Days Two and Three,
Saturday and Sunday: Choose one of the following: Practical Strategies for Improving Student Learning... Dr. Paul Bankes
To study well and learn any subject is to learn how to think with discipline within that subject. It is to learn to think within its logic, to:
- raise vital questions and problems within it, formulating them clearly and precisely.
- gather and assess information, using ideas to interpret that information insightfully.
- come to well-reasoned conclusions and solutions, testing them against relevant criteria and standards.
- adopt the point of view of the discipline, recognizing and assessing, as need be, its assumptions, implications, and practical consequences.
- communicate effectively with others using the language of the discipline and that of educated public discourse.
- relate what one is learning in the subject to other subjects and to what is significant in human life.
To become a skilled learner is to become a self-directed, self-disciplined, self-monitored, and self-corrective thinker who has given assent to rigorous standards of thought and gained mindful command of their use. Skilled learning of a discipline requires that one respect the power of it, as well as its - and one’s own - historical and human limitations. This session will offer strategies for helping students begin to take their learning seriously. This session focuses on a number of instructional ideas that are based in the idea that substantive teaching and learning can occur only when students take ownership of the most basic principles and concepts of the subject. These strategies are rooted in a vision of instruction implied by critical thinking, and an analysis of the weaknesses typically found in most traditional didactic lecture/quiz/test formats of instruction. This session then focuses on some basic instructional strategies that foster the development of student thinking, and on strategies that require students to think actively within the concepts and principles of the subject Placing Critical Thinking at the Core of the Core of the Curriculum... Dr. Gerald Nosich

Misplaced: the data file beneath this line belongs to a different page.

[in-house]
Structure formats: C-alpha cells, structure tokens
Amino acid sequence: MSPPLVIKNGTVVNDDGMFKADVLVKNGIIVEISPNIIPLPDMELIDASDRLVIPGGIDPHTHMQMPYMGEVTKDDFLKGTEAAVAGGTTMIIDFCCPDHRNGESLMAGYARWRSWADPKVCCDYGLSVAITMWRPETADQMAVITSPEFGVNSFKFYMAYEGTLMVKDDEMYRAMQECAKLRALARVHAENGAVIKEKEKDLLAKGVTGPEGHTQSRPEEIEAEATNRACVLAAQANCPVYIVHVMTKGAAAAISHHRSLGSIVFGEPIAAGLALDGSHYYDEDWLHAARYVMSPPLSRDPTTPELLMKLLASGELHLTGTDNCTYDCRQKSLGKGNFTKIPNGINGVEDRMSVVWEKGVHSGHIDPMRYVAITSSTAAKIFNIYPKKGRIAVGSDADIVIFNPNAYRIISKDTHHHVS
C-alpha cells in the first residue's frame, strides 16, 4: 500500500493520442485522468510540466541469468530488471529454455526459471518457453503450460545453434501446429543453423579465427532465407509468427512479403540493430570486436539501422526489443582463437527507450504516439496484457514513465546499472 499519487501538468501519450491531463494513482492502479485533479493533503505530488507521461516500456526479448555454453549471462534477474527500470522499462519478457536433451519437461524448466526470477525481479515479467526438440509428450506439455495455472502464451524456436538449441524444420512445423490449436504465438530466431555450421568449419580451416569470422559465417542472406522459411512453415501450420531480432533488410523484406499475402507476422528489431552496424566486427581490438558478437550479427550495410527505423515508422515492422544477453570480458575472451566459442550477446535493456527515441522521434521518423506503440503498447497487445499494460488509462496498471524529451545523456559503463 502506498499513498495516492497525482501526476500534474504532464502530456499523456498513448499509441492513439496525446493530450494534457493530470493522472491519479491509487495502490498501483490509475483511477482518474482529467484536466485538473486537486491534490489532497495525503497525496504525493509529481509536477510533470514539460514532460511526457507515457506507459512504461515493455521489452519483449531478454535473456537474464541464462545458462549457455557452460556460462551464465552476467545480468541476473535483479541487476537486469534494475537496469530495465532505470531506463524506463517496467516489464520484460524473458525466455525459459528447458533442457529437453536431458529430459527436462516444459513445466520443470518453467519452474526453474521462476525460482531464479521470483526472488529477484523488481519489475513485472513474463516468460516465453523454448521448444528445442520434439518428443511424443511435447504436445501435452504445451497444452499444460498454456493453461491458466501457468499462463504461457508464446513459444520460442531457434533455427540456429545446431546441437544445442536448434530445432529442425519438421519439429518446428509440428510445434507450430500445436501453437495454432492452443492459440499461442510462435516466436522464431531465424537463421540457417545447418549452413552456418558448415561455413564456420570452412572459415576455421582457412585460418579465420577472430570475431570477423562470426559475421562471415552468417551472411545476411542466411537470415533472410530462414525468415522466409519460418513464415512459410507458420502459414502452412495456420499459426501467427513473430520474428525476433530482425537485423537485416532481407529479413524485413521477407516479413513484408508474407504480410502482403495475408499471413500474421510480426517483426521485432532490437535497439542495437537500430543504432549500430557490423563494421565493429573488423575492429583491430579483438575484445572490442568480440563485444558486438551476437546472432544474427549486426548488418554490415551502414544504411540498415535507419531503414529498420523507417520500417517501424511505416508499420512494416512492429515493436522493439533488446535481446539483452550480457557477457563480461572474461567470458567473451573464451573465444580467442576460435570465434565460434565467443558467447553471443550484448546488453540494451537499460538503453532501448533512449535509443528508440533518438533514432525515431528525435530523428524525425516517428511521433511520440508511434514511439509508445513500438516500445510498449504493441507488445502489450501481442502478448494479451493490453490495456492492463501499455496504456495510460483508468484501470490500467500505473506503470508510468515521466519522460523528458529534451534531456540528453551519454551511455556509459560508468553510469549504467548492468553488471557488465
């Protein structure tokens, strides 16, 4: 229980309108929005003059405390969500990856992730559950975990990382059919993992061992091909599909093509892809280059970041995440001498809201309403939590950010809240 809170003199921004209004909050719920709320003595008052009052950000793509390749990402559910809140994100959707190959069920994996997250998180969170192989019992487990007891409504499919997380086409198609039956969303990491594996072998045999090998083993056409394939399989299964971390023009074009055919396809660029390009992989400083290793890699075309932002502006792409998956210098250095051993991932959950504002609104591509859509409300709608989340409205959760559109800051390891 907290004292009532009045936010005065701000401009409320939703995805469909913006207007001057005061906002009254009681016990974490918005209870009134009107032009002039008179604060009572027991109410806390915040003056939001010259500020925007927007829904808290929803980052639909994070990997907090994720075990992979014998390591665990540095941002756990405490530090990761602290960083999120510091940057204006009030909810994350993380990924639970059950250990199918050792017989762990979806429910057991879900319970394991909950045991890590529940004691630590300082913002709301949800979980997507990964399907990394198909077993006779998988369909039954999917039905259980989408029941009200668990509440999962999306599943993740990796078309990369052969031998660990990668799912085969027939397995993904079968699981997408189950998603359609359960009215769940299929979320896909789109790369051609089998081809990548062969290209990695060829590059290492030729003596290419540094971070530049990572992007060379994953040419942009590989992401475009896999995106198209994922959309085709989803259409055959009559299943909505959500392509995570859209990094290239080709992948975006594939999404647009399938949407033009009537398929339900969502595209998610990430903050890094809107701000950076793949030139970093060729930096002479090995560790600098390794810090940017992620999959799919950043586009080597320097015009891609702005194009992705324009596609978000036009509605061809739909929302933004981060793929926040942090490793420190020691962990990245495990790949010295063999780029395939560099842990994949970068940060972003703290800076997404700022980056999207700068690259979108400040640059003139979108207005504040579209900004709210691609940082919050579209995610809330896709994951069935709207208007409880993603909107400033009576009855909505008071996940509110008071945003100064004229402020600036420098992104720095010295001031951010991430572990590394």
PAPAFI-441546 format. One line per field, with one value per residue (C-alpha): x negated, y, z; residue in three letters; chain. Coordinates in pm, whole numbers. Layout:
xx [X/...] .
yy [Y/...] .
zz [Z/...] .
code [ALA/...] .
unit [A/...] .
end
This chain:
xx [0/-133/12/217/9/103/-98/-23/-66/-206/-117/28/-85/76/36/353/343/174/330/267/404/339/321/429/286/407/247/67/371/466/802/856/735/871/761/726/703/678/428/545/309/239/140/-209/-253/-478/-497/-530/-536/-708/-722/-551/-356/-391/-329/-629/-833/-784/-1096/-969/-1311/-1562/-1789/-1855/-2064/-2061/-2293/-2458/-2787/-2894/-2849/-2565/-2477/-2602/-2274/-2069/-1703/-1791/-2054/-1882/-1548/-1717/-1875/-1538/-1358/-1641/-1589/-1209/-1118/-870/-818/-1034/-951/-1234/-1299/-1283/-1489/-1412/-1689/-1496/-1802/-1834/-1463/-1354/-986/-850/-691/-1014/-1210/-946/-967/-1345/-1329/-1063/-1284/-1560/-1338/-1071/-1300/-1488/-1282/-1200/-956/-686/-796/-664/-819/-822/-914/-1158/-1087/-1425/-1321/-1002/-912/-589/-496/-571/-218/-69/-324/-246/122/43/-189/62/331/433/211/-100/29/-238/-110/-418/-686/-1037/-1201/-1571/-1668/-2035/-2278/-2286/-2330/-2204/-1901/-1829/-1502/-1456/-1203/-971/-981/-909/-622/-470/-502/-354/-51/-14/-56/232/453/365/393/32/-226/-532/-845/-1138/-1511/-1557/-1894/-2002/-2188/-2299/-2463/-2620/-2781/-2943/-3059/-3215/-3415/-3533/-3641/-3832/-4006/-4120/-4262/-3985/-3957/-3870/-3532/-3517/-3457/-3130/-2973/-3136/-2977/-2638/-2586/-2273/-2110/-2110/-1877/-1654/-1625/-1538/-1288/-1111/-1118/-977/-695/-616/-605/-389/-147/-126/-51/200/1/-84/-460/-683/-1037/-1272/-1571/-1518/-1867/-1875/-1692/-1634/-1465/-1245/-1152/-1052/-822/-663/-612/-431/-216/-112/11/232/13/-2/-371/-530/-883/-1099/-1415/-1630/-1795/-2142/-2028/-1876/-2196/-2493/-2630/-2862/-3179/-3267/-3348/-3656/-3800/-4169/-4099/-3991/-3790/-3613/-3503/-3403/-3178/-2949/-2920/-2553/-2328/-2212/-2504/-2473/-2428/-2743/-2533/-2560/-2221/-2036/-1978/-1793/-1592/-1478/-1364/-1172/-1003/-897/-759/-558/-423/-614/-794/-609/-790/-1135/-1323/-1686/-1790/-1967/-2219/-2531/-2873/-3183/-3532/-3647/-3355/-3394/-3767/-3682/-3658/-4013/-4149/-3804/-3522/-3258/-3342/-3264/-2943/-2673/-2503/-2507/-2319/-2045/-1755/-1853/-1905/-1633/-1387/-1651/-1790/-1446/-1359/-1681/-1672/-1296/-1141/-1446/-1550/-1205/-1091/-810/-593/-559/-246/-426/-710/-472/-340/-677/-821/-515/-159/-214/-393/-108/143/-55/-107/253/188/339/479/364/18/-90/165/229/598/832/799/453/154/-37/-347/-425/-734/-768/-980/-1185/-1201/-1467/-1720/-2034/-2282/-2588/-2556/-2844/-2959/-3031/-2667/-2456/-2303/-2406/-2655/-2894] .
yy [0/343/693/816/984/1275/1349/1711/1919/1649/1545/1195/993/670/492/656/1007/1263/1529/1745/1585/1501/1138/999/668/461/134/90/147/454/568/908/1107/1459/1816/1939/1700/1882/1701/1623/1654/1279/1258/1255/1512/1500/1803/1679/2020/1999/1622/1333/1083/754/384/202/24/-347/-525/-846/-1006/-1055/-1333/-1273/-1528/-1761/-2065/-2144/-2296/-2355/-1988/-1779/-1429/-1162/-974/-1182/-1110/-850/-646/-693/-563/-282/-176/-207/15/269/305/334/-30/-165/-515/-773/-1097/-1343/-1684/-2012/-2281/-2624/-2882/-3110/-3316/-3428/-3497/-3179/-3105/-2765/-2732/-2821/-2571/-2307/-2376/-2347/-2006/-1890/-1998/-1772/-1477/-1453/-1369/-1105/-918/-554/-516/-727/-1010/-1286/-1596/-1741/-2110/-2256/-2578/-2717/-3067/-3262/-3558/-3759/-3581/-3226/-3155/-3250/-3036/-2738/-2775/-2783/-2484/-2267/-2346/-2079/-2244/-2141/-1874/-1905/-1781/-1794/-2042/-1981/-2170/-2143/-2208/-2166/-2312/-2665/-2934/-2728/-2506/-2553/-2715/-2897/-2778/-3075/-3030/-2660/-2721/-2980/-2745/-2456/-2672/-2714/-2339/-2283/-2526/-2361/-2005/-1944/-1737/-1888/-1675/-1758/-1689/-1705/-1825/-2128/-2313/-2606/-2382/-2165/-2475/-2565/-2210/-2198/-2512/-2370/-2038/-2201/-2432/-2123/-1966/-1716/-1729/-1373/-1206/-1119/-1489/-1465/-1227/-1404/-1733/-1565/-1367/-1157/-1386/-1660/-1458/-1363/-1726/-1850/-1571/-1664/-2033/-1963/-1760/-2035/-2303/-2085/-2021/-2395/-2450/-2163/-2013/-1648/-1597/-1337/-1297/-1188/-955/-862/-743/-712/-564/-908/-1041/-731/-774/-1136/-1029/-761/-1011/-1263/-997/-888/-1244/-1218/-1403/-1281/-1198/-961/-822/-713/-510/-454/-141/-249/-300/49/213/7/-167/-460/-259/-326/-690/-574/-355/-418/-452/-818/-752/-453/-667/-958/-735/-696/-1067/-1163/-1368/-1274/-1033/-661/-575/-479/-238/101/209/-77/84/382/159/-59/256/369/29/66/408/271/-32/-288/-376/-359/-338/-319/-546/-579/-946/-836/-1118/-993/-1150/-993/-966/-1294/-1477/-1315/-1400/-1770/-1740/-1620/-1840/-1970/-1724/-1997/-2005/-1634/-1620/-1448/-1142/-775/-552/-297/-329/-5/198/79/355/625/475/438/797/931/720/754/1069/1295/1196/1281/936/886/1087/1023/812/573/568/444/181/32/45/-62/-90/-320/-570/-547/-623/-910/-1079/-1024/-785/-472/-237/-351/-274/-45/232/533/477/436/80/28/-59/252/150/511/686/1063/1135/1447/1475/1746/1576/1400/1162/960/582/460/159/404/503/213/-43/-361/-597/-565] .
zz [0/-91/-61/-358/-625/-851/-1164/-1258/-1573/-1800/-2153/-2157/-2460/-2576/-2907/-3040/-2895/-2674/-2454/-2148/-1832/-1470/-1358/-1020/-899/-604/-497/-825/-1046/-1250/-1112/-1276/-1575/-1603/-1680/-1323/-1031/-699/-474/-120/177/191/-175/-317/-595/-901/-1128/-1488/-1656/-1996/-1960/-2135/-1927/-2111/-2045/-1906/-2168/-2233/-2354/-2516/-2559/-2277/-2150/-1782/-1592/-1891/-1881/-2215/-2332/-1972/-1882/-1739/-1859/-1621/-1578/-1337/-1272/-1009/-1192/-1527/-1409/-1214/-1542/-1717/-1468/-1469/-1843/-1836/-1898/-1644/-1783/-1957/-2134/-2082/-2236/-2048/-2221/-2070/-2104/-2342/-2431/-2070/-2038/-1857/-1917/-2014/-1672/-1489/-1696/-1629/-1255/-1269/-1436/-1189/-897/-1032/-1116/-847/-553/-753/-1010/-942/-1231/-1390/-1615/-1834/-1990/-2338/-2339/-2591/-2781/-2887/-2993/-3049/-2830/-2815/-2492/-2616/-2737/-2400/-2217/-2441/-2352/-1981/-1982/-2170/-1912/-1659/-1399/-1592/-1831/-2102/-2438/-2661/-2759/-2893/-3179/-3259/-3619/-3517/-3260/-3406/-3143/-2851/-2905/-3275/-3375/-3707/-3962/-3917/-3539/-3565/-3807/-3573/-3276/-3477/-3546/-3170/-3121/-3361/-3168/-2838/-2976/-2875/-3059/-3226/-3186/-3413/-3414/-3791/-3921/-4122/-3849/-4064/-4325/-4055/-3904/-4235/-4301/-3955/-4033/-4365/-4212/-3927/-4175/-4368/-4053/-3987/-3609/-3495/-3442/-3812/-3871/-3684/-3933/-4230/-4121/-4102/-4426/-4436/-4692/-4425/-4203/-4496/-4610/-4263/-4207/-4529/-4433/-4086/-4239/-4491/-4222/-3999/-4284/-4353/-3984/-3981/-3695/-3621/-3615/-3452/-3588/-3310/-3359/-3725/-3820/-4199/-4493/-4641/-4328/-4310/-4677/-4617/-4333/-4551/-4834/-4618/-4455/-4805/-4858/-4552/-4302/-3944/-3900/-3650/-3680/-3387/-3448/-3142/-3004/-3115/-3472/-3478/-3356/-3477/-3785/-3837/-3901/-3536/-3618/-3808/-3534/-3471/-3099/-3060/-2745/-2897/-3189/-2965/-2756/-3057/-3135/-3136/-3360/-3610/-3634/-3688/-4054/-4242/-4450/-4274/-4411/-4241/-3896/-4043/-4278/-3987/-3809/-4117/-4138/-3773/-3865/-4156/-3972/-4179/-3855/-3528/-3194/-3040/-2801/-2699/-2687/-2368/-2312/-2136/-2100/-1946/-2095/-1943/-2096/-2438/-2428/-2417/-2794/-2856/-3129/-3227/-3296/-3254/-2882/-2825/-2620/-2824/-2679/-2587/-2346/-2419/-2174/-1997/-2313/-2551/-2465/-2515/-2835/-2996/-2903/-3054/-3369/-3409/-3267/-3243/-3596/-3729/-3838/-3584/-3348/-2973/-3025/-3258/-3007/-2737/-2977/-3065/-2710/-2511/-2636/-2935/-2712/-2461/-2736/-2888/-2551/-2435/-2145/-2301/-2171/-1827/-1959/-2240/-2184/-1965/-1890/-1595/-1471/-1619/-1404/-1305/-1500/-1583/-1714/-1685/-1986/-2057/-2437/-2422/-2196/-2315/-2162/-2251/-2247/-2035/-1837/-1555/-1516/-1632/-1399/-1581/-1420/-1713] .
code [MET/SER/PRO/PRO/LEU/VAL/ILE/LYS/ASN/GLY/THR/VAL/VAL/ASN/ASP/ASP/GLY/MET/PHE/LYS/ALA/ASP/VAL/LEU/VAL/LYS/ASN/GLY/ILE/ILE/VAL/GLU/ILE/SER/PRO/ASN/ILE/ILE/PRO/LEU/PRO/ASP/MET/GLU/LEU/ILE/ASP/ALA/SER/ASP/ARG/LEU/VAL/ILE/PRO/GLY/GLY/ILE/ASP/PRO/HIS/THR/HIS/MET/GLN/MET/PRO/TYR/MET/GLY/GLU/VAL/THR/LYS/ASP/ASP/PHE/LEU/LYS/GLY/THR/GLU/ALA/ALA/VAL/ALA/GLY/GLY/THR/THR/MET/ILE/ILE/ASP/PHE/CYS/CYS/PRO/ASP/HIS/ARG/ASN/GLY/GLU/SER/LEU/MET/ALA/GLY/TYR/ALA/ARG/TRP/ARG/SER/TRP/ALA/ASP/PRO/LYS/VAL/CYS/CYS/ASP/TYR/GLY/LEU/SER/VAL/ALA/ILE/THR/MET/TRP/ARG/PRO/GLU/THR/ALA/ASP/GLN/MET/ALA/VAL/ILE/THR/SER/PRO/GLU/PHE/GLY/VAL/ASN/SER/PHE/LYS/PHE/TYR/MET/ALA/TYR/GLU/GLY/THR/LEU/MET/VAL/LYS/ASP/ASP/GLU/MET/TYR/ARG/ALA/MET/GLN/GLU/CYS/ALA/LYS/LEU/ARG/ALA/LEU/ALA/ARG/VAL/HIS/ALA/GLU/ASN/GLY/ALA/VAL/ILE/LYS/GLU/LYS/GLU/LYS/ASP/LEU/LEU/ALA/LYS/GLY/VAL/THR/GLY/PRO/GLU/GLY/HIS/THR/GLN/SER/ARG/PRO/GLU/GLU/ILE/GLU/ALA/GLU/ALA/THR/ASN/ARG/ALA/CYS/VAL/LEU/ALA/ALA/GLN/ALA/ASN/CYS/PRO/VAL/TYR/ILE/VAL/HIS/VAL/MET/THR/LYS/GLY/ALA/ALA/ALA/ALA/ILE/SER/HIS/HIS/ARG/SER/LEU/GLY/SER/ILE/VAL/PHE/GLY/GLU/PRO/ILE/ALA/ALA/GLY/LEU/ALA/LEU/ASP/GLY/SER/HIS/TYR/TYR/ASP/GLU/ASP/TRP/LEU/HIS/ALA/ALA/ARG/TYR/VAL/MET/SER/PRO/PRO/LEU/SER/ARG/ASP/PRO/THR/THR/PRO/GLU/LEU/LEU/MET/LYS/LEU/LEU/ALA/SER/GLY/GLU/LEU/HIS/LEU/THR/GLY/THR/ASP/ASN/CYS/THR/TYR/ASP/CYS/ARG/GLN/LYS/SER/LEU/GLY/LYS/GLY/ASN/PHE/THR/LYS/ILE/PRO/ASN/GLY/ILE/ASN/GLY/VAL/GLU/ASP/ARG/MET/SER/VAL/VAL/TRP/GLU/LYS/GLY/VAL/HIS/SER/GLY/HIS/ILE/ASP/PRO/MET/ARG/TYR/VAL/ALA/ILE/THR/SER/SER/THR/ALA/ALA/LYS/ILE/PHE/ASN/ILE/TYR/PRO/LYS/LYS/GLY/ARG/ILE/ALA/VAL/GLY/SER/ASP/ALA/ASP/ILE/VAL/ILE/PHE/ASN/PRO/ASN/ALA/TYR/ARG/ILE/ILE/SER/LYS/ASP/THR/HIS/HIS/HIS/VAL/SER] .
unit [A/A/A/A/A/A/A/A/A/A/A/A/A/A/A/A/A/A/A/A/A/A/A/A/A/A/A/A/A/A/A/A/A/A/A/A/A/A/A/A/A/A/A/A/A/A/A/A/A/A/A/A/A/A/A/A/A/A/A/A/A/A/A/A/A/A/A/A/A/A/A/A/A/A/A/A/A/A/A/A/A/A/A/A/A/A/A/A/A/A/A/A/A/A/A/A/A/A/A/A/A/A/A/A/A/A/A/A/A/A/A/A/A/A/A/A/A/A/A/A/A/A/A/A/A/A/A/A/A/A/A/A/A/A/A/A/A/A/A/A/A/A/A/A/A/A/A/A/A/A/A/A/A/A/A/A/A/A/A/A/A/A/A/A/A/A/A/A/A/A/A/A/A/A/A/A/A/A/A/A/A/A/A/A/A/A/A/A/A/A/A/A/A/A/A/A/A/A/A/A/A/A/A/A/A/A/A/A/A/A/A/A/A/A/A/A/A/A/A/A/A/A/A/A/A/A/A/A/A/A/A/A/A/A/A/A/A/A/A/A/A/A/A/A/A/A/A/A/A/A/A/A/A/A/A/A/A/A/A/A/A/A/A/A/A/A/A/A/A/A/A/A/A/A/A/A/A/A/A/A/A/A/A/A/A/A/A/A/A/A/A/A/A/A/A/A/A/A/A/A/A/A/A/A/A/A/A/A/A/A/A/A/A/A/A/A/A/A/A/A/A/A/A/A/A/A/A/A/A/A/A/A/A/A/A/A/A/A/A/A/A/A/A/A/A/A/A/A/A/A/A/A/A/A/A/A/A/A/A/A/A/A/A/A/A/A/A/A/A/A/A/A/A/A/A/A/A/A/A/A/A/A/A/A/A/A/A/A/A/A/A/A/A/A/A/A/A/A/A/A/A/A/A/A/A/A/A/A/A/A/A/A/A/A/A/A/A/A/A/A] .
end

A key insight into content, and into thinking, is that all content represents a distinctive mode of thinking. Math becomes more intelligible as one learns to think mathematically. Biology becomes more intelligible as one learns to think biologically. History becomes more intelligible as one learns to think historically. This is true because all subjects are generated by thinking, organized by thinking, analyzed by thinking, synthesized by thinking, expressed by thinking, evaluated by thinking, restructured by thinking, maintained by thinking, transformed by thinking, LEARNED by thinking, UNDERSTOOD by thinking, and APPLIED by thinking. If you try to take the thinking out of content, you have nothing - literally nothing - remaining. Learning a unique system of meanings is the key to learning any content whatsoever. In this session we will explore the intimate relationship between content and thinking, and will argue for the importance of placing critical thinking concepts and principles at the very heart of teaching and learning in higher education.